It was both pulled and pushed by smart yellow tugs.

We waved at the seamen and they waved back at us.

Now it was time for us to climb the four-flights of stairs onto the Fremont Bridge itself. These are grated stairs, which I know make many adults irrationally nervous, especially as they near the top and can look down to see the ground far beneath their feet.

We called up and down the stairs to one another: "I'm standing on you!" and "Hey, you're walking on me!"

Once on the bridge we crossed it to the Queen Anne side, peering down into the water and cautiously stepping over the three-inch gap between the two side of the span that opens many times every day. We then pulled a U-turn and returned to The Center of the Universe.

Back down the stairs we went before continuing along the Burke-Gilman, the canal on one side, plied by rowers and small boats, and the offices of Google, Adobe, Getty Images, and the aforementioned Tableau, among others, on the other.

We arrived at the crazy concrete stairs, a privately-own public space amidst the offices, and there was no question we would climb them, but only after we'd stopped to sniff the calla lilies. At the top we found sculptures that we immediately labeled "astroids."

Of course, we climbed them, all the while bickering with one another, "Hey, you're pushing me!" "Give me more room!" "You're going to make me fall!"

We found the shrubbery full of excellent dens, cubbies, and forts.

It was an excellent place for a bit of impromptu hide-and-seek. We challenged ourselves on the stairs and railings.

On the way back to school, we paused to bask under the Fremont Rocket, hoping it didn't decide to launch itself as we stood there.

There were no toys anywhere along the way. There were no screens. There was no curriculum, no learning objectives, and no worries that we were falling behind on our test prep. No, what we were doing was so much more important than any of that: we were out in the world together, our world, experiencing it, sharing it, figuring it out.

The kids were engaged the entire time, asking questions, answering questions, explaining, theorizing, imagining, arguing, laughing, and we were doing it upon more or less their schedule. There were many flowers sniffed along the way.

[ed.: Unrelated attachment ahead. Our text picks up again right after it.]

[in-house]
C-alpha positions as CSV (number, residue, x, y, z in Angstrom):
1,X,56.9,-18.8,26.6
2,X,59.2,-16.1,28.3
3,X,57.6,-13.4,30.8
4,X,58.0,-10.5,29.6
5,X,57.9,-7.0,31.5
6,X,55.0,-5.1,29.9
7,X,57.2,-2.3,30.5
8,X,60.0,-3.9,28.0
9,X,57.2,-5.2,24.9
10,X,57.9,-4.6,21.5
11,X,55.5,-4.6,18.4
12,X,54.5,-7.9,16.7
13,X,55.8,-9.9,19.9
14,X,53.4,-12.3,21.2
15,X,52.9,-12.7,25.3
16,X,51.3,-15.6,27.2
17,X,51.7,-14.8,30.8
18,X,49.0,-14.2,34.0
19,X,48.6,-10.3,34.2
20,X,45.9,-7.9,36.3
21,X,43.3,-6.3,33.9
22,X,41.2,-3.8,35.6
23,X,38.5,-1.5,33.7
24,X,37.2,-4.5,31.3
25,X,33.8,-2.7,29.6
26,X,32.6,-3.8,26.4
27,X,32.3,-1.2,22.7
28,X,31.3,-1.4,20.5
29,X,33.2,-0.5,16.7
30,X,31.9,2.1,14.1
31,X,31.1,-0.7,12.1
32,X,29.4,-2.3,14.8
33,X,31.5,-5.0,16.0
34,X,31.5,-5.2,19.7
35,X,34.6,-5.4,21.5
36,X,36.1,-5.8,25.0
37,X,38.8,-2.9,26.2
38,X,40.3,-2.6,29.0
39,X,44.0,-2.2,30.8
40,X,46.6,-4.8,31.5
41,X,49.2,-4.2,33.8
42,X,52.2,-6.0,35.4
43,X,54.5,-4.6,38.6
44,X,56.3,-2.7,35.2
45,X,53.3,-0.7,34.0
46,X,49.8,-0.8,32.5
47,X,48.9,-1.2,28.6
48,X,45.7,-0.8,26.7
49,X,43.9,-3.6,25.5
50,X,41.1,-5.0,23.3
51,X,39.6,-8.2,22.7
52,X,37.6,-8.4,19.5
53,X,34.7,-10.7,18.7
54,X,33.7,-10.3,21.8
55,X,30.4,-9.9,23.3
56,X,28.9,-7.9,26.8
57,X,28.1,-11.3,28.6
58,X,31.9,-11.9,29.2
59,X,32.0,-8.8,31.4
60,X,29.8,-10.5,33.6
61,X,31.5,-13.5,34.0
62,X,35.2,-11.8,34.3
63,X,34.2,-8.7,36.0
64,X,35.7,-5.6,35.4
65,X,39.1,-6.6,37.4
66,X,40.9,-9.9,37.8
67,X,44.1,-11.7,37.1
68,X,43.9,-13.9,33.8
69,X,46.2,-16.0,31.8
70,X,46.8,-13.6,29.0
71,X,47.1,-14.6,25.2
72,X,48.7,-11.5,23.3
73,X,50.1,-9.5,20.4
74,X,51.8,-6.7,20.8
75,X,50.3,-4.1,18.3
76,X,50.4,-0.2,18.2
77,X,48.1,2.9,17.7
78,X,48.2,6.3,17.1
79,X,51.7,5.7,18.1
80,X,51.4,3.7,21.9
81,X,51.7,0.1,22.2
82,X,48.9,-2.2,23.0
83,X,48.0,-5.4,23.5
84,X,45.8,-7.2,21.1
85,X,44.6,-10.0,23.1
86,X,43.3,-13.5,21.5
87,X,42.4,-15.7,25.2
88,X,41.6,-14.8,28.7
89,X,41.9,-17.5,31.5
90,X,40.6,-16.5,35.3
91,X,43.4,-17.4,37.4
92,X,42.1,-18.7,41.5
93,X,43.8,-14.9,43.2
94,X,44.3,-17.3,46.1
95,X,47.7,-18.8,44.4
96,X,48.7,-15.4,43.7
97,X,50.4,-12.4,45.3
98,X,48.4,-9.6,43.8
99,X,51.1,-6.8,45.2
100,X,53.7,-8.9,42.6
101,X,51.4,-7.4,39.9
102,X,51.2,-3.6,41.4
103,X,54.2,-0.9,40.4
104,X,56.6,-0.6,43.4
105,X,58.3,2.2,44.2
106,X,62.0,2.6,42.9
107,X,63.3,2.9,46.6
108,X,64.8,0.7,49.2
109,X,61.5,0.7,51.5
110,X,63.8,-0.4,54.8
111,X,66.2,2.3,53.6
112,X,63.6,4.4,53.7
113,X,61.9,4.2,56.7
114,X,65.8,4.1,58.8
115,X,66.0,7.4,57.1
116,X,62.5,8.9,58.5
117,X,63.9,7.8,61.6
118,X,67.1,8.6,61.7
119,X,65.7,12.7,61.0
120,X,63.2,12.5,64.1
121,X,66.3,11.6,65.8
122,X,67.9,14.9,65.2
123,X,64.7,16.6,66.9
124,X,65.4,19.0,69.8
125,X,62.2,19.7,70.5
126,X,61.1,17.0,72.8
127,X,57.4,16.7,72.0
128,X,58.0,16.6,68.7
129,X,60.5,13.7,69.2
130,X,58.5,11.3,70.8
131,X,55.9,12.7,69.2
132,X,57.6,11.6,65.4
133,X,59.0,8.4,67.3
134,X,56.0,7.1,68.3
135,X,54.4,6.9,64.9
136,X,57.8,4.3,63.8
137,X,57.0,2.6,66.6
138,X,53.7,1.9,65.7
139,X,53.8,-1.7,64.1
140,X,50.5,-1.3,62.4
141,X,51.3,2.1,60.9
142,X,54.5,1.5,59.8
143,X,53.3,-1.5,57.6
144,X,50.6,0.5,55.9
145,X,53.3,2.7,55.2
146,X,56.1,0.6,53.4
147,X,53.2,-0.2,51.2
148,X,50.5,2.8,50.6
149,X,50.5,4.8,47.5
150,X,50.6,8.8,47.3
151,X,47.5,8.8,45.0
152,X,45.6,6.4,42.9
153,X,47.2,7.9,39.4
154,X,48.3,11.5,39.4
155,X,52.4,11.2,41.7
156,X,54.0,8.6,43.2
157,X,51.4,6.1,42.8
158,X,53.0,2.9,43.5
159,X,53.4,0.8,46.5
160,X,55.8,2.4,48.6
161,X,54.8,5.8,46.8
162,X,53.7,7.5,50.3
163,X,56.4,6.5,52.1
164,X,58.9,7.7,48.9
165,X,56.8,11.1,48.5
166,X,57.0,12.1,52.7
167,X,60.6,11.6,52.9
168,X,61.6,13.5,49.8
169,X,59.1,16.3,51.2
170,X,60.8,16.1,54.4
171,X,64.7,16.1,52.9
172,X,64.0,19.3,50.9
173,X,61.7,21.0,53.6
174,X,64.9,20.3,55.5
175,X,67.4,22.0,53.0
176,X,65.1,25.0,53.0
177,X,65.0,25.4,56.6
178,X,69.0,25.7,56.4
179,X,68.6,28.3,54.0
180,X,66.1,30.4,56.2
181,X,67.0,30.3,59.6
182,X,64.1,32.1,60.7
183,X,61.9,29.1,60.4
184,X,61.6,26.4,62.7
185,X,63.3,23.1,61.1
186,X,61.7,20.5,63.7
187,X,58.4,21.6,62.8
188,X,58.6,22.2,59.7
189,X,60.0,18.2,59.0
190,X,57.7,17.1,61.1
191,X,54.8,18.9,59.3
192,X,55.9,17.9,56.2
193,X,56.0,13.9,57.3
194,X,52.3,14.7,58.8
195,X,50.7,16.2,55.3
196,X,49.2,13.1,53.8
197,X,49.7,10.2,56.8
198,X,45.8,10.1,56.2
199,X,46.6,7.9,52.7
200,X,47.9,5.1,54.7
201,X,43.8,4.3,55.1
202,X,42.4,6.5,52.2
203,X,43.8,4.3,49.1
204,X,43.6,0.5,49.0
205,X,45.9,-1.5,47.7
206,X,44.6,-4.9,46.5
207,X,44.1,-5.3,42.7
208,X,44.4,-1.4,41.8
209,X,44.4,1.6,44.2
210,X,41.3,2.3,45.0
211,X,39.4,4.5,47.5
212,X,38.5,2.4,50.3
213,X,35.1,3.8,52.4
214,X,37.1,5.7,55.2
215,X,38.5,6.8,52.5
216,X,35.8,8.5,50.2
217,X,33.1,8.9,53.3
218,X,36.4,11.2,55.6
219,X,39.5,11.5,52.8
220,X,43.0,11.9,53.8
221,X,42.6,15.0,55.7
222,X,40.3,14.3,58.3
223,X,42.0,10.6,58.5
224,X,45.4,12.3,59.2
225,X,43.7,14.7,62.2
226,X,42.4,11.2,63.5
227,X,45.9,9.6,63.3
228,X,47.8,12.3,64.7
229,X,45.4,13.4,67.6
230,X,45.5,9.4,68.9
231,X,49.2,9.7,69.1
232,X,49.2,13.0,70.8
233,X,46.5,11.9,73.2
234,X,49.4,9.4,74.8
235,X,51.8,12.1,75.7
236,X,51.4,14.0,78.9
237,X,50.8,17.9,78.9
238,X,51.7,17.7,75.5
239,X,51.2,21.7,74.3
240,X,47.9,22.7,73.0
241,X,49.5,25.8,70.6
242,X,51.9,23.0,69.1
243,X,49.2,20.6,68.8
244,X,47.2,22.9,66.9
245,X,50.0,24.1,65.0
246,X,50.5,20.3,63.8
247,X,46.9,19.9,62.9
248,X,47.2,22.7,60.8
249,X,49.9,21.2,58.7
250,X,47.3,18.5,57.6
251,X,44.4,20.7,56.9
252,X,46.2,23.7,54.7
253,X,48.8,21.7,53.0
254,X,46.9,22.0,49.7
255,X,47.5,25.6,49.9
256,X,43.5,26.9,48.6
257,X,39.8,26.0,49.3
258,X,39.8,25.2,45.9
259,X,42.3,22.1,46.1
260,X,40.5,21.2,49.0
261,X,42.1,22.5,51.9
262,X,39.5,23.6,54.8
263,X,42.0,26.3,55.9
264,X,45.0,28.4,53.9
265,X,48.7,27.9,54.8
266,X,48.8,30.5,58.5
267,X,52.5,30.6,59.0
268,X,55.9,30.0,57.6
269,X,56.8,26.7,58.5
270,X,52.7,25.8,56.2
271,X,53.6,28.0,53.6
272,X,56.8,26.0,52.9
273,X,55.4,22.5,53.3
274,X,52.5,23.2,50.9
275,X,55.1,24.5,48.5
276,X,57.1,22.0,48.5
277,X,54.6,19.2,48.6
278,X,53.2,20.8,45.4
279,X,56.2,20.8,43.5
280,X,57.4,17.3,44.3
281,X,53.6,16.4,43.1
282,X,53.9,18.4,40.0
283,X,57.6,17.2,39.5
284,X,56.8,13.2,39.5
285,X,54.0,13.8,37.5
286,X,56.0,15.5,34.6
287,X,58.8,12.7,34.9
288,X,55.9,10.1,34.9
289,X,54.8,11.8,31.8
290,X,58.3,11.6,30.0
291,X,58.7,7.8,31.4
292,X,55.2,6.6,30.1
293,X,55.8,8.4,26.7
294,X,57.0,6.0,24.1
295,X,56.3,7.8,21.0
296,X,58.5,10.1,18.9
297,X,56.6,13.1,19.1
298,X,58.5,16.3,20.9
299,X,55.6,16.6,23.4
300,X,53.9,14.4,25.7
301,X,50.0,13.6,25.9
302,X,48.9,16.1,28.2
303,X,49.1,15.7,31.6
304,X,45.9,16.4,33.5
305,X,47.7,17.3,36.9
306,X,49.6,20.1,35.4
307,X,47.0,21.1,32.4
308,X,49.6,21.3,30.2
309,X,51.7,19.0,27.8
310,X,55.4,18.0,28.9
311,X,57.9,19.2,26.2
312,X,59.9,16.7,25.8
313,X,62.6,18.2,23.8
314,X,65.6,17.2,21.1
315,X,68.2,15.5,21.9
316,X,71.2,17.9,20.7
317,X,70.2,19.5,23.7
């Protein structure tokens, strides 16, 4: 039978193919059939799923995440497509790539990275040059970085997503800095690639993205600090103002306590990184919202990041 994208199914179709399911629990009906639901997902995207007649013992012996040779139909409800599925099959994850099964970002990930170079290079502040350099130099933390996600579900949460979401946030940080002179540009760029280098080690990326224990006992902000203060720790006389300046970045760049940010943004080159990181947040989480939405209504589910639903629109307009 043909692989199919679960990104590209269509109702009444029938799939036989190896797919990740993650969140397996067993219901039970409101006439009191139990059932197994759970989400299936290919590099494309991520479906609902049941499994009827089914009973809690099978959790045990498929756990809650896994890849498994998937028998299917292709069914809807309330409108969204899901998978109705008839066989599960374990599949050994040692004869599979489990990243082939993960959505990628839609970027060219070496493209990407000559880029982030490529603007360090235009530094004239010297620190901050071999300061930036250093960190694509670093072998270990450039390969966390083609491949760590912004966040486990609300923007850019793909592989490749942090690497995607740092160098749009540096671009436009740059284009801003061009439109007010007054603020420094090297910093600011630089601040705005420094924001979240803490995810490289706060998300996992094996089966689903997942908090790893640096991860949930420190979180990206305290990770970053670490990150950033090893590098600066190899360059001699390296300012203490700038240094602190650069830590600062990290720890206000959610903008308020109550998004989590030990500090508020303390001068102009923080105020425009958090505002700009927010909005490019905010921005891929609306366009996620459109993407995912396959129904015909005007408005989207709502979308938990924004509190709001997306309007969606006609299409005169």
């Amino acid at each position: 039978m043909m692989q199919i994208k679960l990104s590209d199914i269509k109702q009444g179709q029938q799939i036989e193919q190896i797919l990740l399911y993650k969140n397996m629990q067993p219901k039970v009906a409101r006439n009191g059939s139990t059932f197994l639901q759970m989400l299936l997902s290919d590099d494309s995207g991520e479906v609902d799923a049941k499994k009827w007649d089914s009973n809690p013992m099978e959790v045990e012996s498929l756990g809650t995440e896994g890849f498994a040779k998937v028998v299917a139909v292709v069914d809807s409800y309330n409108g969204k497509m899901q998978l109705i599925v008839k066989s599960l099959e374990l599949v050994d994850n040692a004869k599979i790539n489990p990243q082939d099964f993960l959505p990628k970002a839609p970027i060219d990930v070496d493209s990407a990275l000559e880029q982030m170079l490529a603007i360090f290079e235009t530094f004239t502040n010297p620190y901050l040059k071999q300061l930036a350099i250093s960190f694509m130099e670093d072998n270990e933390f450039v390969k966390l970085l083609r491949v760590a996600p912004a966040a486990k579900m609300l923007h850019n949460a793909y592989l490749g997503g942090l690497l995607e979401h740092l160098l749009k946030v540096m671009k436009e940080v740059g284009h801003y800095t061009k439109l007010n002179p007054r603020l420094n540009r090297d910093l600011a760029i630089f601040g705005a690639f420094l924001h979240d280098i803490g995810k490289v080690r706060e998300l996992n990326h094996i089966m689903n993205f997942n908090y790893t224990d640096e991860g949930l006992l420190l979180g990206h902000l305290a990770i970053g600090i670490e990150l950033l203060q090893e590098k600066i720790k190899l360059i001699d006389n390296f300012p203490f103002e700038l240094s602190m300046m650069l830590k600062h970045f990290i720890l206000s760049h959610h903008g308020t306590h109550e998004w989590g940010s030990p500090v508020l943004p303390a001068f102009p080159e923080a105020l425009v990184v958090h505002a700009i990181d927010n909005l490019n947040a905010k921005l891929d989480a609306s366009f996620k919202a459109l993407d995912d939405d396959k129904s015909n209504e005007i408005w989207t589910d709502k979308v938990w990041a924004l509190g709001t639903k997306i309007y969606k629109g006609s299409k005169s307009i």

This is what education is properly about, engaging the real world and the things and people we find there at the pace of our choosing. That we can do it in the company of our loving parents makes it even better.

We went out into the world, found both familiar and unfamiliar things, had a "wild rumpus," then returned tired, hungry, and satisfied. It's the story of a life well-lived.

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Diane Streicher @ Diane Again said...

This is exactly the way that hundreds of thousands of families, including mine, approach education every day. We call it "homeschooling" for lack of a better term, but the process has absolutely nothing to do with staying at home or "schooling." It's all about exploring the real world with a pack of friends and some adults who will hold your hand when you need them. This is a marvelous way to grow human beings and I wish that every kid could experience this not just during early childhood but throughout their first two decades.

Anonymous said...

Hi Tom,
I loved this one. Your comment about the Troll Knoll reminded of a story you may appreciate:
There is a park I have visited with groups of children from a couple of different EC centres in central Wellington, New Zealand. The children and teachers in the various EC centres in the area all visit each other and sometimes meet at the park, which because it has a long and fairly steep hill, (maybe 6 ft high) is known to the children as "Roly-poly Park" :-)